Second, you need to know your strengths and weaknesses. You need to know what you can do, and what you need to bring in support for. Partnering with NextSpace, who had already been building and fostering coworking communities for four years by the time Diana joined them, helped NextKids tremendously.

The third thing you need is money. It is a long road to becoming a profitable venture, so you need enough funding to get you through early small business hurdles. The average school takes three years to become profitable, and NextKids is very much like a school.

Starting a coworking space is a bit of an undertaking because the industry is so new. People also underestimate the difficulties of starting a daycare. Combining the two, when so many single-business startups fail, must be very hard. Diana says it can definitely be done. They’ve learned a lot in the past two years that would allow them to improve their design at a future location, and break even earlier. She mentioned that the world needs this service, and companies want it. Only 20% of members of their shared NextSpace community have joined NextKids, but startups at that location have been able to recruit new employees because they offer childcare.

Has there been skepticism? What sort of perceptions have you had to fight? The workspace is still a business environment, and the children are not disruptive. NextSpace has given tours of their location, and some of the potential new members have not even realized that there is a childcare facility in the space. There is a separate children’s entrance, down a long, quiet hallway, to keep conference calls and meetings undisturbed. Some parents also expect a lengthy co-op component, but time requirements for parents are quite short. Parents of part-time children contribute half an hour of classroom time per week, and parents of full-time children contribute one hour per week. This is primarily to give the parents an opportunity to see how the teachers engage with their children.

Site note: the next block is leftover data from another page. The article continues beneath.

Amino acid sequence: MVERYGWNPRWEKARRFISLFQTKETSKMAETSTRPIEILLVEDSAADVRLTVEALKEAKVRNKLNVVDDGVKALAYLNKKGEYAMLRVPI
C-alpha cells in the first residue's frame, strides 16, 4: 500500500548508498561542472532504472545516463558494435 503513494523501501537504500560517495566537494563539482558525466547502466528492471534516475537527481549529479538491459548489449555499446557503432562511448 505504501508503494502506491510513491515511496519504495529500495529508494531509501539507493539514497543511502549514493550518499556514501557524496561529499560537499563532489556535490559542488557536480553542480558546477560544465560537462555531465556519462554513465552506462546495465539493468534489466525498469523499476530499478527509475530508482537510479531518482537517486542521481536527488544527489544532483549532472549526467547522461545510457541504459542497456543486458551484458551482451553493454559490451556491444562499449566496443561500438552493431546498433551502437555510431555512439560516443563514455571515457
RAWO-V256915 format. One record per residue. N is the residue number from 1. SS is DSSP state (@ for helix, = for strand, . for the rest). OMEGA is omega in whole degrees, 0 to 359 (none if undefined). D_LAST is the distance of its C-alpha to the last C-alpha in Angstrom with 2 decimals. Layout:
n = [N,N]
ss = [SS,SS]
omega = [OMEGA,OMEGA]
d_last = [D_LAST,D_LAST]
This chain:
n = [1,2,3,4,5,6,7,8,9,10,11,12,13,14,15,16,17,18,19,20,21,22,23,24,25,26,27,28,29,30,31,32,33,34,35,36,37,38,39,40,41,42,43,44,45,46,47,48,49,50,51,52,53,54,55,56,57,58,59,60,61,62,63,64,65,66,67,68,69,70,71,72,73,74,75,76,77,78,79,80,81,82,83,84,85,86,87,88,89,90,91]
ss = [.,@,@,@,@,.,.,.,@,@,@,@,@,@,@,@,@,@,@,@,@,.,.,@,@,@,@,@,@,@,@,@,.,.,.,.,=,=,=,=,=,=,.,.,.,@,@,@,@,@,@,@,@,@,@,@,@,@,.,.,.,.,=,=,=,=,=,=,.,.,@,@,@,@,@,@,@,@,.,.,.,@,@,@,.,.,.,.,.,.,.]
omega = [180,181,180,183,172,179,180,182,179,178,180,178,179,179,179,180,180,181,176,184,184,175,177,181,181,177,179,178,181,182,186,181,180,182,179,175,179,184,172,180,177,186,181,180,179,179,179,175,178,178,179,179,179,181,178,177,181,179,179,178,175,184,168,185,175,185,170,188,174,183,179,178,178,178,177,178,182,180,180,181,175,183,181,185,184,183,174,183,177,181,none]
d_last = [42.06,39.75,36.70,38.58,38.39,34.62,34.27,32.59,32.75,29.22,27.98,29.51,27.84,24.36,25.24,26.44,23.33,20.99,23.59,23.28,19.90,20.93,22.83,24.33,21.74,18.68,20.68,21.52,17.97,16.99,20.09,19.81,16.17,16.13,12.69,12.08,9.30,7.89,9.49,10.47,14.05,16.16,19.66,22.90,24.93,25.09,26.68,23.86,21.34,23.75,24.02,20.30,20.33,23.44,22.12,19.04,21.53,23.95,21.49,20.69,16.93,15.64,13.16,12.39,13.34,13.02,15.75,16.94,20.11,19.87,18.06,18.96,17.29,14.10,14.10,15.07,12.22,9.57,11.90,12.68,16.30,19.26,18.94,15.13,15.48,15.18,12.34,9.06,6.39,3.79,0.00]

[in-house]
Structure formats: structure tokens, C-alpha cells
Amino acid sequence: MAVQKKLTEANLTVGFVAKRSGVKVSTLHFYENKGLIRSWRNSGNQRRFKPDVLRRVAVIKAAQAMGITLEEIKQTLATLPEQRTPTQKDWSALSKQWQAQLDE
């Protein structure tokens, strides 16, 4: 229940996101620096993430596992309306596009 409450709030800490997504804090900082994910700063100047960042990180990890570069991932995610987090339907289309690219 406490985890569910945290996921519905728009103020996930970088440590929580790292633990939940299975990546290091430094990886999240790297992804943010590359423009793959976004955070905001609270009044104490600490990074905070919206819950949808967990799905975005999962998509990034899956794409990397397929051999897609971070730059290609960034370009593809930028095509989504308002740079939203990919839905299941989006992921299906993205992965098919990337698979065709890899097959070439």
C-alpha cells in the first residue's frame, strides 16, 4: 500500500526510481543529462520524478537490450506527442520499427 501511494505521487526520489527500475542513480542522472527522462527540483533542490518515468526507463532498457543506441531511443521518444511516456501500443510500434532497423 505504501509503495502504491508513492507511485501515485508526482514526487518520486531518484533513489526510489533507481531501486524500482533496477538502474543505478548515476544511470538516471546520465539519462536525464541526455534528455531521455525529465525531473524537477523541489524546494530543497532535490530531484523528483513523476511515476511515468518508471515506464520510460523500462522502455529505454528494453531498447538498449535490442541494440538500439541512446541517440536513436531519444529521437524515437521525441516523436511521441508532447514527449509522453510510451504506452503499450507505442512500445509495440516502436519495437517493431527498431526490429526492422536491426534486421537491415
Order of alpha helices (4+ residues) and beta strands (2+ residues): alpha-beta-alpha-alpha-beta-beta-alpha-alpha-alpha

What do you think the future of coworking and daycare is? Will it be more successful in urban areas, or the suburbs? Diana’s initial speculation is that either suburban or urban childcare/coworking combinations could be successful. Some of their urban memberships are generated by foot traffic, which is less likely in a suburb. However, even though fewer new clients will find their way to the space by accident in a suburban environment, people are willing to drive longer distances to live outside of the heart of the city.

If you had to look five years out, what will coworking and daycare look like in five years? The future is really exciting. Diana gets calls from people interested in the concept across the world. Her hope is that in five years, there will be two or three different types of coworking and childcare models that work really well for different types of families.

What’s next for NextKids? NextKids is refining their model. They’re focusing on the building the team, adjusting how NextKids works financially, and learning how to market the service. They need to learn how to convey how high their quality of care is, and which marketing channels to use. There’s not a clear place to start, because NextKids is neither a normal daycare nor a normal coworking space. Some potential NextKids clients could already be looking at nanny shares, aupairs, or even taking several years off work to care for their children before even considering a coworking space. There are also plans to expand the NextKids concept. Diana also wants to grow the business to at least one more Northern California location, plus locations in Southern California and Chicago.

Resources Mentioned in this Podcast:

NextKids

NextSpace

Diana on LinkedIn

 

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PodcastJamie Russo